I do not envy those men who darken doors with “MLS GM” scrawled on their pebbled glass. There may be a sports league in the world with a more convoluted, overgrown and arcane set of acquisition rules, but I have not yet found it. There have been five different types of drafts employed in the last three years alone. Frank Lampard was able to skate through an entire offseason giving off the impression NYCFC had loaned him to Manchester City when it had never even signed him. Earlier this year, San Jose traded something called Targeted Allocation Money (TAM), which has existed for less than a year, for General Allocation Money (GAM). The ol’ TAM-GAM swap. Per league policy, details were chained to a cinder block and dumped over the side of a tanker at mid-sea.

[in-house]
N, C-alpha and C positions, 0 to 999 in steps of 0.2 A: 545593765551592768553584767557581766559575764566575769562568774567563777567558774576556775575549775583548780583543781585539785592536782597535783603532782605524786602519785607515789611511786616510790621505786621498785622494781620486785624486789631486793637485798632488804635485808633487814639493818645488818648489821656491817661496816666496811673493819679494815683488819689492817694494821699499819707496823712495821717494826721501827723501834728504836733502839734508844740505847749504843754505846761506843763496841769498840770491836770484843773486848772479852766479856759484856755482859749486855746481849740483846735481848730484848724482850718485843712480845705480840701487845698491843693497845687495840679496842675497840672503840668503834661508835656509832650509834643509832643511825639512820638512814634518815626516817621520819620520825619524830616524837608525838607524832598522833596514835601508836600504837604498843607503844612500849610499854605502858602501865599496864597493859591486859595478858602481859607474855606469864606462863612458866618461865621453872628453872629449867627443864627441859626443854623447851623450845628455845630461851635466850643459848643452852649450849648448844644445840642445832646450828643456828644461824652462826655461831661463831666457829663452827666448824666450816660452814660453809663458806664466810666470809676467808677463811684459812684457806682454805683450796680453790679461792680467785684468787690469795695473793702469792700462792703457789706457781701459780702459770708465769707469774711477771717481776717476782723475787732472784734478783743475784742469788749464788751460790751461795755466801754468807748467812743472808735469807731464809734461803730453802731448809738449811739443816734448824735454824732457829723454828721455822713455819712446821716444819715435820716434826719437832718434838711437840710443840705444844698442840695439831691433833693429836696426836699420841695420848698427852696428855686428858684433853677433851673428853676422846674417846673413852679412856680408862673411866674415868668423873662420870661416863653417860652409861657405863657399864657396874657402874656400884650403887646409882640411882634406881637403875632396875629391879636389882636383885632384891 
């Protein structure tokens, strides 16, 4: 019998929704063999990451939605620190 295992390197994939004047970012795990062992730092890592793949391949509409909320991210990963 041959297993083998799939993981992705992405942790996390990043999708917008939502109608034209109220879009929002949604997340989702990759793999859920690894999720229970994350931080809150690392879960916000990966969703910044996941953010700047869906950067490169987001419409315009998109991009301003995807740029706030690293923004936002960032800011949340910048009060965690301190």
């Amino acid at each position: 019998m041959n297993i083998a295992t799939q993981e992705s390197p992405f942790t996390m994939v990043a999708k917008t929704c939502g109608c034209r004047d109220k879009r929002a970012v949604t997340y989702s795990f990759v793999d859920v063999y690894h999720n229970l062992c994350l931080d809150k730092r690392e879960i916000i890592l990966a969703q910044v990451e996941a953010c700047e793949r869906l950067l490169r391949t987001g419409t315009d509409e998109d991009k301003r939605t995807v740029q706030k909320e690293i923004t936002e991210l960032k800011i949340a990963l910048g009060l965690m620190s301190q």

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Written by Will Parchman


According to journalist Peter O’Rourke, U.S. U20 midfielder Kyle Scott is just about done at Chelsea after nearly two years. O’Rourke’s sources say Scott is asking to leave the club.

One would assume that based solely on outward appearances, life was good in these halcyon championship days for Kyle Scott at Chelsea. The young American international, who’s represented England, Ireland and the U.S. at the YNT level, just polished off his best ever youth campaign at the club level. Chelsea won its second consecutive UEFA Youth League title earlier this month, and Scott played an integral role. He scored the only goal to beat Ajax in the quarterfinals. That came just two months after he signed a new contract in February.

Chelsea dropped PSG 2-1 in the final, and you can see Scott (third from the left) celebrating here.

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Written by Will Parchman